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continent. inter-view: Arno Rosemarin on disconcerting technical systems

cc.cc: What technical systems are operating on us right now? Arno Rosemarin: Well, there are radio waves all over the place, Wi-Fi, different frequencies. There are geomagnetic waves, ones generated by the earth itself, affected by the moon and the sun; I guess those are bigger ones. There is probably something about this building; it looks like it was built in the 1960s, so it may have something in it, we call it "blue concrete," it has uranium, radon gas. Probably some low level radioactivity. Otherwise, the furniture seems to be pretty old stuff, so all the formaldehyde is gone. These floors were probably laid using solvents, they are not water-based, but by now they are probably dry as well. Relatively good, actually. cc.cc: It is interesting that you characterise the earth’s magnetic field as a technical system. Arno Rosemarin: That's my view on it. "Technical,” means that you can measure it. cc.cc: What pieces of the technosphere do you have on you? Arno Rosemarin: I have computers on either hip, printed money, probably a whole lot of toxins from my exposure to everything—having worked in labs and eaten bad tainted food, all sorts of things like that. Of course, corrective lenses, antiperspirants, things to stop bacteria, lots of interesting stuff in your mouth—mercury, lead. I am a walking bionic, not too much steel—there is a lot of metal in one’s mouth... cc.cc : What part of the technosphere do you rely upon the most? Arno Rosemarin: I haven't really thought about it. When you say technosphere, you are talking about data and trauma around technology and phosphorus. It is probably even-steven for all three of us in this room. Sitting on a bike, traumatized by evil taxi drivers in downtown Stockholm where I ride my bike everyday…. Upgrading, living with Microsoft, adapting to it, that is a continuous treadmill, that is part of the trauma. We never really understand that relationship, until you finally get a blue screen and a complete disk crash and then you have to renew yourself. Two hours of work, file gone. That is the most empty experience because you have invested in this apparatus, with your mind and talents and everything, and then it is gone, completely gone, you never get it back, you have to start all over. That is really hard to do, to go back into time, that is a big challenge. That trauma is really disconcerting; the guys who wrote the Bible did not have to endure that sort of thing because they used a piece of paper. If you really believe in software and stuff like that, this puts you in a vulnerable situation. This is why young people, I think, are only interested in bite-sized stuff. If it's on Twitter, it's 140 characters, I can probably rewrite that—that's about it.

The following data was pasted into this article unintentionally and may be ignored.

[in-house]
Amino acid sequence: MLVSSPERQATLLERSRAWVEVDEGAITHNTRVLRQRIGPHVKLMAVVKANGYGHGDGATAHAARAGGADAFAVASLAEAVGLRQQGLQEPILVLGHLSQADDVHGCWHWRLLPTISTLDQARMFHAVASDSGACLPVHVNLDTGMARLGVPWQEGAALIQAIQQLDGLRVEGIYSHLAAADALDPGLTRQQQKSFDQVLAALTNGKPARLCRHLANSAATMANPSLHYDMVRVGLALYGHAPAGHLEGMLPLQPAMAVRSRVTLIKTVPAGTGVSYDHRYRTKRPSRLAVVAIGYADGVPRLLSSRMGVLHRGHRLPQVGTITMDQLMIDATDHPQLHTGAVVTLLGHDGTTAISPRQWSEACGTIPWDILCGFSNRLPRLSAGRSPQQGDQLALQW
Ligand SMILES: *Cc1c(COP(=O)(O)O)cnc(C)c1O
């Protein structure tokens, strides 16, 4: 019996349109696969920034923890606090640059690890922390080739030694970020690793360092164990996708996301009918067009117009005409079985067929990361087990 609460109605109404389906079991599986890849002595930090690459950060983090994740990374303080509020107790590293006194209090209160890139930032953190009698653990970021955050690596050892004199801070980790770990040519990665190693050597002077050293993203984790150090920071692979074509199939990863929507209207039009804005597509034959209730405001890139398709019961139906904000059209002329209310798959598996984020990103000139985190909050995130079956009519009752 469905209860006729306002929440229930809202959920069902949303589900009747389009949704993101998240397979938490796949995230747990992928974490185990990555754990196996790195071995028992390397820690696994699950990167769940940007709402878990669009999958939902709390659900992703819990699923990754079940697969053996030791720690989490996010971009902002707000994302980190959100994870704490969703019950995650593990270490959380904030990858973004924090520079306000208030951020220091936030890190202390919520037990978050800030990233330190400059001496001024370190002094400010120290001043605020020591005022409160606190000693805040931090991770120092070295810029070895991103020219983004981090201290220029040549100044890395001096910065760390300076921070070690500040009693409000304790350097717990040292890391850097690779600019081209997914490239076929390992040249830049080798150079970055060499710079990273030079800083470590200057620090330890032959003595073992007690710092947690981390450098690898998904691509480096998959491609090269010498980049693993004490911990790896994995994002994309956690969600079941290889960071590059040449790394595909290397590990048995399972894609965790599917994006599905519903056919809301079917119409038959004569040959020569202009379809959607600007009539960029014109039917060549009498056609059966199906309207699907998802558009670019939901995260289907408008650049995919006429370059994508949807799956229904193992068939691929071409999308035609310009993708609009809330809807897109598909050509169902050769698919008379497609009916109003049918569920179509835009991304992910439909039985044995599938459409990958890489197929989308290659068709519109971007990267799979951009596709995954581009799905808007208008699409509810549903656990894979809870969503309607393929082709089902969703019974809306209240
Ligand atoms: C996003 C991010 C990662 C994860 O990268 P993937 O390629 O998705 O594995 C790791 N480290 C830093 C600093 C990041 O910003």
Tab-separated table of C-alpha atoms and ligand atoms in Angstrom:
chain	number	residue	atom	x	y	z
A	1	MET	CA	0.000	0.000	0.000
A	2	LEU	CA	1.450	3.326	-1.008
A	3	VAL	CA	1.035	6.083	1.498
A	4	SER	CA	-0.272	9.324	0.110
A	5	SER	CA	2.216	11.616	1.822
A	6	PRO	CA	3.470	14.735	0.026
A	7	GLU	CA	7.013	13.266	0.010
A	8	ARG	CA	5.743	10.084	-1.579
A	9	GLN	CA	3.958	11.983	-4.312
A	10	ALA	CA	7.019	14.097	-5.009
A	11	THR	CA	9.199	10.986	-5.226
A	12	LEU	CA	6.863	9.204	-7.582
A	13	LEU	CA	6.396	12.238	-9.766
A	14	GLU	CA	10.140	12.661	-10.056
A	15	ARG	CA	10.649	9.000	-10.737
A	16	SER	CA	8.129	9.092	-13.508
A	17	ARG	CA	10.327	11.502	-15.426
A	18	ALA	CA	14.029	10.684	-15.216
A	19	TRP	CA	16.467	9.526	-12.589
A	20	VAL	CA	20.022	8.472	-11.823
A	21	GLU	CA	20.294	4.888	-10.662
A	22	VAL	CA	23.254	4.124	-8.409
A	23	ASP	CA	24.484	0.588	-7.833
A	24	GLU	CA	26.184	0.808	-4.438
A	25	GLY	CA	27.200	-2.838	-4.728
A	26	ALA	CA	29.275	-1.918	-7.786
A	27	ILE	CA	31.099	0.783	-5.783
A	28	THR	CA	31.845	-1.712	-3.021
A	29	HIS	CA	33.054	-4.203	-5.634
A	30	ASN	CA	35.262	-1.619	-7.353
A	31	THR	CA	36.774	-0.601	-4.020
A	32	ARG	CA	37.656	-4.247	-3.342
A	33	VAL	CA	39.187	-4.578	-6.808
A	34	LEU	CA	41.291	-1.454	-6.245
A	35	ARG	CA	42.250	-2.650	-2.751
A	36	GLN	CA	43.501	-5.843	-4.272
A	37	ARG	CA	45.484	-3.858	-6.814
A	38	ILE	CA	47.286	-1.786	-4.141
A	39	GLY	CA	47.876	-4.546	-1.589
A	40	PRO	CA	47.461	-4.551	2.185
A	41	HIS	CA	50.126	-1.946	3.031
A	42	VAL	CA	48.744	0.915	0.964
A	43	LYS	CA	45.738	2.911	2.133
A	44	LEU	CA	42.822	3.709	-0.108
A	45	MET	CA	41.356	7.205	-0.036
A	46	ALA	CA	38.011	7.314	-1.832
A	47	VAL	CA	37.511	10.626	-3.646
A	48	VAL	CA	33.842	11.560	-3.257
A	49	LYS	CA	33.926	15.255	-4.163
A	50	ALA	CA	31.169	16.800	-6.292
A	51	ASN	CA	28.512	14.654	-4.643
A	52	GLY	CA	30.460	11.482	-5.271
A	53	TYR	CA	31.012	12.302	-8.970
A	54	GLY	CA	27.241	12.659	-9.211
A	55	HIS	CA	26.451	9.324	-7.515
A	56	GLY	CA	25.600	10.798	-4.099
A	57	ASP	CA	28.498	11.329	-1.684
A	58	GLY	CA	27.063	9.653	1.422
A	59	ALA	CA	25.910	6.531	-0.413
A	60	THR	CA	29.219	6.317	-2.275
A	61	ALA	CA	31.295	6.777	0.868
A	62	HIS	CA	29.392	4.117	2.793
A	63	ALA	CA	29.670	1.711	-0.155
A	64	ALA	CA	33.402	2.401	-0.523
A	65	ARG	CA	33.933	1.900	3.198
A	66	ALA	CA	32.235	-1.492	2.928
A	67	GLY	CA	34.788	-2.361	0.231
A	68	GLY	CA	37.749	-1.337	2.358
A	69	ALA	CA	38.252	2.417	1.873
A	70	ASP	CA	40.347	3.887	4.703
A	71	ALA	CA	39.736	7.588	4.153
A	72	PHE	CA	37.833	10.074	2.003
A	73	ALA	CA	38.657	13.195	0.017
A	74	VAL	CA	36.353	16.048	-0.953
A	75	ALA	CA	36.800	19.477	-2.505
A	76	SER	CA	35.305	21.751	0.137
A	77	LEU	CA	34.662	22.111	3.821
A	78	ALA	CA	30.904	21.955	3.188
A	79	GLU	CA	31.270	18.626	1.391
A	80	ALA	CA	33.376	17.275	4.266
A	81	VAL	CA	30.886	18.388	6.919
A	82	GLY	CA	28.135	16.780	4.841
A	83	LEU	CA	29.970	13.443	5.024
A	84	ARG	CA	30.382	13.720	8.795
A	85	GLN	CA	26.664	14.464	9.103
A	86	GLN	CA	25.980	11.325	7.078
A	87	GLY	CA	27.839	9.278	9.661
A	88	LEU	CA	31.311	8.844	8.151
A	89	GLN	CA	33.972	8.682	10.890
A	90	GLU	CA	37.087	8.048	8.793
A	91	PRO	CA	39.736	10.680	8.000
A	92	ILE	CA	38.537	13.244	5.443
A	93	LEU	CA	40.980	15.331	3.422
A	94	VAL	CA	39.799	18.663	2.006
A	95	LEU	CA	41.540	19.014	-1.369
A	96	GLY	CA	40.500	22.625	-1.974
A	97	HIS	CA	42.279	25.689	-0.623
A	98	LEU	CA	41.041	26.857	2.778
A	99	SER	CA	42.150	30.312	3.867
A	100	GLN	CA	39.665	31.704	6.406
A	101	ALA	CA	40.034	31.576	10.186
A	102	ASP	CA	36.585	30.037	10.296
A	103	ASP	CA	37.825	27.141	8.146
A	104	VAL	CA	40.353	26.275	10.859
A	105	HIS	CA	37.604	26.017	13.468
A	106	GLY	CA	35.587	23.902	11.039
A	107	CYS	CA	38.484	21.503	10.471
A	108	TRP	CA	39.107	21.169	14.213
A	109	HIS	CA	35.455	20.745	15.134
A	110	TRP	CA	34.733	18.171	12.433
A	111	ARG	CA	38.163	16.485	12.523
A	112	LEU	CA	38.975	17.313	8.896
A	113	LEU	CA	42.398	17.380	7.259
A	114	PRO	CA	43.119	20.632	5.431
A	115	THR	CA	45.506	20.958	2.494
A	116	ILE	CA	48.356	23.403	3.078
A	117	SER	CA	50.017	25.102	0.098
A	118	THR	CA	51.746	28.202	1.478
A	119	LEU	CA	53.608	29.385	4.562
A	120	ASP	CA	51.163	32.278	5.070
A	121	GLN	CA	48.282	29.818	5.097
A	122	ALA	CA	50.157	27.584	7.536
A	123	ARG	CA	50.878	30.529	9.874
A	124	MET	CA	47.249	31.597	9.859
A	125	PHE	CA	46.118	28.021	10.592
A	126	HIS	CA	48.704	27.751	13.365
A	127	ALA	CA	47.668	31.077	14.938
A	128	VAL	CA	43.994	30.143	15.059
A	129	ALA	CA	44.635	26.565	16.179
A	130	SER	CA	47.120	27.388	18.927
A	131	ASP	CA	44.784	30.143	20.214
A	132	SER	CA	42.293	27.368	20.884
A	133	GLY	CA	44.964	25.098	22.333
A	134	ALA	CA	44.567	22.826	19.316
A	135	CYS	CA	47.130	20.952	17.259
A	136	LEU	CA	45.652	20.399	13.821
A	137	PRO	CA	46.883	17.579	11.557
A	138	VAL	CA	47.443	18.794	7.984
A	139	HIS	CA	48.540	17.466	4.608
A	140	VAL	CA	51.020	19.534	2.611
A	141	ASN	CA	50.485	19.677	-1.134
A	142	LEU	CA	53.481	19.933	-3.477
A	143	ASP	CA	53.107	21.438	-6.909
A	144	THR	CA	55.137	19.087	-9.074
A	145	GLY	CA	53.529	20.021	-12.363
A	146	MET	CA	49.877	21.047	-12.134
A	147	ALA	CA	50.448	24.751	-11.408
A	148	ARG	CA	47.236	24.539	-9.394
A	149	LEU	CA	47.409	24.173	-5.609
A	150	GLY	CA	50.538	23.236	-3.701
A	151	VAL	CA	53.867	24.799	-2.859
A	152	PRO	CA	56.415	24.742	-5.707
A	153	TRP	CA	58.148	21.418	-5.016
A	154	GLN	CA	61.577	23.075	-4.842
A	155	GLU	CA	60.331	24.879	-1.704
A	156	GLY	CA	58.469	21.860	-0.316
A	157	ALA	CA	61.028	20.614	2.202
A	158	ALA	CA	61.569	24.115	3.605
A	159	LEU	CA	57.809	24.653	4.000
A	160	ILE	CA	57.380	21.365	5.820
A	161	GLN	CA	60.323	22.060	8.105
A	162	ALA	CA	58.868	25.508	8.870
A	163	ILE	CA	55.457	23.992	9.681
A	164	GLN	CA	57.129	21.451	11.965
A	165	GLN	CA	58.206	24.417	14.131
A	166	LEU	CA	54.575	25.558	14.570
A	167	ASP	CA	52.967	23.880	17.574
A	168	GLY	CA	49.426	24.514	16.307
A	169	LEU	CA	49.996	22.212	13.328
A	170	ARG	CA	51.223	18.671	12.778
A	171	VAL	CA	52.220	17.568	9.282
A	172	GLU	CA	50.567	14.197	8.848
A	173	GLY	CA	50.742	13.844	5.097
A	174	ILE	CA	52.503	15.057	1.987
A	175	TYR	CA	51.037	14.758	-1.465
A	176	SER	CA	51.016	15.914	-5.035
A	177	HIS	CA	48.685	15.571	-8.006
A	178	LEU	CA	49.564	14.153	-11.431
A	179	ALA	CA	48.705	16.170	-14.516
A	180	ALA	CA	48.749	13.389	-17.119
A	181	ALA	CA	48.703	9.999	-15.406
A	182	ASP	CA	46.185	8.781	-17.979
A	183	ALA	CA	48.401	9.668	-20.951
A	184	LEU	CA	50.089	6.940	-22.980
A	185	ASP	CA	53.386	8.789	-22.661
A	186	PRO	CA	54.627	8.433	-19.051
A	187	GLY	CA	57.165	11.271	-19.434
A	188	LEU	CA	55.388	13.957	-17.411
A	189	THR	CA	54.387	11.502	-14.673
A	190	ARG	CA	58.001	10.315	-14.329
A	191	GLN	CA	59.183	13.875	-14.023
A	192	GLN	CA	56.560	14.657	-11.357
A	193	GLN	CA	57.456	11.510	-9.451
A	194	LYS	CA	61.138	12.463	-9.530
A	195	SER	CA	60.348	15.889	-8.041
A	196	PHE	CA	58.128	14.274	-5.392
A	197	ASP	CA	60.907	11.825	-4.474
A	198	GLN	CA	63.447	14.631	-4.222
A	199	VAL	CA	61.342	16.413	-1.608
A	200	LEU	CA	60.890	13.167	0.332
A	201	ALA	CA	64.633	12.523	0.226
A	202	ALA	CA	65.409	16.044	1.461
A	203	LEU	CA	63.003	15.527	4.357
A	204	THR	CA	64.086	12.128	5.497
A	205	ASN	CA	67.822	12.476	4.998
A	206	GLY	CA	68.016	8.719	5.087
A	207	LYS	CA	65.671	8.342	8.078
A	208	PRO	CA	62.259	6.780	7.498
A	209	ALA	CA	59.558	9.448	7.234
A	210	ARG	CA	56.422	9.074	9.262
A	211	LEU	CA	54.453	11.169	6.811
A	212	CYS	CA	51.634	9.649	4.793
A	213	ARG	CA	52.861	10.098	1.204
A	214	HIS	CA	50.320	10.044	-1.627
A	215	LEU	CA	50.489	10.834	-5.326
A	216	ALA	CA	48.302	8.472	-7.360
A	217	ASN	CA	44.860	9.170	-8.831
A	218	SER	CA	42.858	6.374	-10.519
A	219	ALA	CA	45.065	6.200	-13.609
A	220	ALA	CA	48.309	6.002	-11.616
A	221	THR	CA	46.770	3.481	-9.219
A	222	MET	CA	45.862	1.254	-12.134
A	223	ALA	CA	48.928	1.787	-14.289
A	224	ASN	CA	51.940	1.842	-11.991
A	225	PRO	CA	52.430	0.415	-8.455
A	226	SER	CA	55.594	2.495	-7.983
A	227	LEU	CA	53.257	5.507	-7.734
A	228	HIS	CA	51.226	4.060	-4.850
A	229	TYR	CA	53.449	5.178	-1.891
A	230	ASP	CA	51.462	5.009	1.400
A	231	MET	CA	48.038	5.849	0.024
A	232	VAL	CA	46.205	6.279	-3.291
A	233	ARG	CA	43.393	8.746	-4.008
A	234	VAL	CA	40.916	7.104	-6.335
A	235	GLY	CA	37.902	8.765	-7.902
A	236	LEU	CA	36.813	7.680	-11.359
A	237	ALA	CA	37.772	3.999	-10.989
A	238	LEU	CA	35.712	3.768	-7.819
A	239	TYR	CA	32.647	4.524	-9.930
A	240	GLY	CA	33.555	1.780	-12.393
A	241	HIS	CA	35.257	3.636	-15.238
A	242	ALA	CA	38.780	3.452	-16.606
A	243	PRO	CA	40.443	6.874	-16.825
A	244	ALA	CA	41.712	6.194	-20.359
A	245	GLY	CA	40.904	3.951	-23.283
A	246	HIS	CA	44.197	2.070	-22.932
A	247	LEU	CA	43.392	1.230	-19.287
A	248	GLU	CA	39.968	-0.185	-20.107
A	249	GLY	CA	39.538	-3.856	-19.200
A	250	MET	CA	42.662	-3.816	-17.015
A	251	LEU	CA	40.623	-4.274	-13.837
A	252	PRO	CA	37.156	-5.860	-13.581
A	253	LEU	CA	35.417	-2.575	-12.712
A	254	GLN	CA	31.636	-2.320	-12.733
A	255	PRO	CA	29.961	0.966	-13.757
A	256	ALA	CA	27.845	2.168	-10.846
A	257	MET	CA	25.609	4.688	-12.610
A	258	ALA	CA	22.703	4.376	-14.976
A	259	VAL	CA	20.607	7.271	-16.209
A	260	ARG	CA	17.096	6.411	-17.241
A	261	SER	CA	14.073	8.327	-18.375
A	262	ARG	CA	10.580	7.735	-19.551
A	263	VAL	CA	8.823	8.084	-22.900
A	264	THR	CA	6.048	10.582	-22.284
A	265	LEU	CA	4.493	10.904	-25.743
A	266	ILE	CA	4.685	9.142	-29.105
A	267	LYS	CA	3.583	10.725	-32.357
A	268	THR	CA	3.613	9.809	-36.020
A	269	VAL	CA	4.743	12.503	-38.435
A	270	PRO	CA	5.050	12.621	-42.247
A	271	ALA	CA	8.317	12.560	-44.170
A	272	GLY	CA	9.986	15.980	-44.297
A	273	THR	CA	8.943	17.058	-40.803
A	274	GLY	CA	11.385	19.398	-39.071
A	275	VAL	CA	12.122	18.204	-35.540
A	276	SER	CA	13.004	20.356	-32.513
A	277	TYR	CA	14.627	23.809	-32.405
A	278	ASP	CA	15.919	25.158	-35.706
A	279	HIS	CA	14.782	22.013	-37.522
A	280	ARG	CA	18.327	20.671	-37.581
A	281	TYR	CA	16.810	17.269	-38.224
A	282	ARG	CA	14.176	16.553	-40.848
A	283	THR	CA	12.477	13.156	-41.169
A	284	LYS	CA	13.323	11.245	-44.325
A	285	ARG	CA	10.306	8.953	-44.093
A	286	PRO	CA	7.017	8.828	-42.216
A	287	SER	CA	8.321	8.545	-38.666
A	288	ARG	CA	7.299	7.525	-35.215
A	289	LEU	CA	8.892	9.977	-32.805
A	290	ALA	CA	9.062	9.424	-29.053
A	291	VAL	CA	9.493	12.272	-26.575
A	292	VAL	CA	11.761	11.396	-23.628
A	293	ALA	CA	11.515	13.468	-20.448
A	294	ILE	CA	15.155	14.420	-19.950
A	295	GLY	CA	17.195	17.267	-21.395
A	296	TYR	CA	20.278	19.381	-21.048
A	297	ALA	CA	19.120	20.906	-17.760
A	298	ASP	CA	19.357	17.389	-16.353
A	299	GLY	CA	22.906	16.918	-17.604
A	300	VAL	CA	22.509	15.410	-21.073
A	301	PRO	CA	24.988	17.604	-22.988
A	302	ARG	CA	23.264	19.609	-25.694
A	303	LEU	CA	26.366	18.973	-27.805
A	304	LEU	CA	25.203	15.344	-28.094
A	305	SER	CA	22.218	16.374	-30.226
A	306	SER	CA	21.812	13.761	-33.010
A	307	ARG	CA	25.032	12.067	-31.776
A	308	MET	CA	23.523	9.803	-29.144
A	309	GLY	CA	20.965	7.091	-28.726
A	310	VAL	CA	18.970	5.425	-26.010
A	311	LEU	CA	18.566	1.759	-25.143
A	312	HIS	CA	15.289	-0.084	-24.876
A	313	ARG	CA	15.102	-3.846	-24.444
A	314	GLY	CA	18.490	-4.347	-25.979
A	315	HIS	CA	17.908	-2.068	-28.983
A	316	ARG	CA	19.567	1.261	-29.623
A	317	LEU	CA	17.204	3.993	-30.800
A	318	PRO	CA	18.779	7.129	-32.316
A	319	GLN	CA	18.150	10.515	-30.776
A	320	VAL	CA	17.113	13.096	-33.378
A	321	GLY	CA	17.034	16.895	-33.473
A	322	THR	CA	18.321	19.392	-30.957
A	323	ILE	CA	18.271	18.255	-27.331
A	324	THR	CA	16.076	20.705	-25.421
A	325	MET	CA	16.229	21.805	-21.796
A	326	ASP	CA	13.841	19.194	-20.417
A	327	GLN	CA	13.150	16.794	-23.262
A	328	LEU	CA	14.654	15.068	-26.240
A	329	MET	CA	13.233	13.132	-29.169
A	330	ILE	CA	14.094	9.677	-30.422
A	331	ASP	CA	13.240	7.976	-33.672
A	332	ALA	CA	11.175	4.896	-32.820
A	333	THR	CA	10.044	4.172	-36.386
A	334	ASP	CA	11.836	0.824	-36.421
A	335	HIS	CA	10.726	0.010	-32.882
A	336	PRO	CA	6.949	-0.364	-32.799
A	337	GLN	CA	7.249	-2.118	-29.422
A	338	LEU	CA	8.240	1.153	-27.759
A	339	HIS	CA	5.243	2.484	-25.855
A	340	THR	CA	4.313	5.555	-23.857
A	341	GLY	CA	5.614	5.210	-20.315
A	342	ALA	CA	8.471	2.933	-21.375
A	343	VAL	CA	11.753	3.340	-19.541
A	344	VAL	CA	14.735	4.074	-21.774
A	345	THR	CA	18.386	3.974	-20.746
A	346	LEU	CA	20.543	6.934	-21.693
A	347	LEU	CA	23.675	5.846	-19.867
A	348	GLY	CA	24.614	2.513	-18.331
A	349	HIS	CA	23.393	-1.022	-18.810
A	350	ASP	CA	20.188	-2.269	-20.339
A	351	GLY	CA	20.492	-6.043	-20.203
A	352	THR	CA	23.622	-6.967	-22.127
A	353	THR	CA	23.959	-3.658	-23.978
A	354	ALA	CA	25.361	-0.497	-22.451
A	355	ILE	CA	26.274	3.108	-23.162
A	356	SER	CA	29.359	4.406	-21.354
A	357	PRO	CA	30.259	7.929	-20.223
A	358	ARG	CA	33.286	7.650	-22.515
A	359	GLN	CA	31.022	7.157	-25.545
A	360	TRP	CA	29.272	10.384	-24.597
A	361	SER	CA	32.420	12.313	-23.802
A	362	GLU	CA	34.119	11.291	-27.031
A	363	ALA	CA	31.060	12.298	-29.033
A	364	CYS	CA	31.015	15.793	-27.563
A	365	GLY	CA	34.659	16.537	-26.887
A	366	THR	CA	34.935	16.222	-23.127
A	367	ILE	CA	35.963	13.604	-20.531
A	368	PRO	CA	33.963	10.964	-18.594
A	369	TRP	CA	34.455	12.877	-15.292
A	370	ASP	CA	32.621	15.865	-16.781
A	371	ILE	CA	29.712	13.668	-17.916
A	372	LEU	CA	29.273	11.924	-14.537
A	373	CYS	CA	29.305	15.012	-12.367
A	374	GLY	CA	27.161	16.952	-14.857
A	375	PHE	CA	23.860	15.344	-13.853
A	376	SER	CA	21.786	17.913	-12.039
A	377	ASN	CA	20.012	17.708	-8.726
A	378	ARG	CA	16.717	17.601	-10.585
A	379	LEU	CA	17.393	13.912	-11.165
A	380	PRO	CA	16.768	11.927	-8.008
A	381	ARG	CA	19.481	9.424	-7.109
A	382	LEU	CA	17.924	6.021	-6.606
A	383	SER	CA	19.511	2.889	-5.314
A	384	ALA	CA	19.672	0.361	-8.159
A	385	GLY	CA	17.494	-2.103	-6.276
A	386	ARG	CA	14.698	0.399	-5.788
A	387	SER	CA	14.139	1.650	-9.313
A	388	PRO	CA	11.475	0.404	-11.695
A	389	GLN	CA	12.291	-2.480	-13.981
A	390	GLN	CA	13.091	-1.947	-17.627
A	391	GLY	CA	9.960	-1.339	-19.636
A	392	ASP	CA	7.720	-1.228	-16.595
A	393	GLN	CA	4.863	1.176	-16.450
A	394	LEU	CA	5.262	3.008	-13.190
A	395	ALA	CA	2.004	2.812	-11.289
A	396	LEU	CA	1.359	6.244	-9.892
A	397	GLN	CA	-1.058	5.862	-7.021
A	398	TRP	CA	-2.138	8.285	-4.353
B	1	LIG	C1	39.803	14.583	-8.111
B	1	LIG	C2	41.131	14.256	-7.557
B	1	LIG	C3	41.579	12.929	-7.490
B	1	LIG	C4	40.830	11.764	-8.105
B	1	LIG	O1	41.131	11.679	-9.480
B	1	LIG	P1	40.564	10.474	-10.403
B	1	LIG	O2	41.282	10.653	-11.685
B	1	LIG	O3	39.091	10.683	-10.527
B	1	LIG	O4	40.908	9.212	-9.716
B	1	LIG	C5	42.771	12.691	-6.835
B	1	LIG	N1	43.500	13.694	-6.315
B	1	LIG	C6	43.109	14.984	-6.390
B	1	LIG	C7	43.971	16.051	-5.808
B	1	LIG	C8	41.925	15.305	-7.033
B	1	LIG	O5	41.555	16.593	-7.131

This excerpt is taken from one of the fifteen inter-views by continent., held during The Technosphere, Now event at HKW, Berlin, October 2, 2015 where the continent. team extended invitations to speakers, engaging them in a semi-improvised discussion about their interests and research trajectories. As personal reflections, these hint at links between the individual and their passions for research, drawing out how epistemic trajectories are at once driven by a desire for proximity, and by the striving for distance and objectivity. The notion of the technosphere emerges in these discussions as the individual and collective efforts of human beings, seeking to know the world in a highly particular way. Read the entire annotated inter-view in continent.’s special issue 5.2/2016: The Technosphere, Now.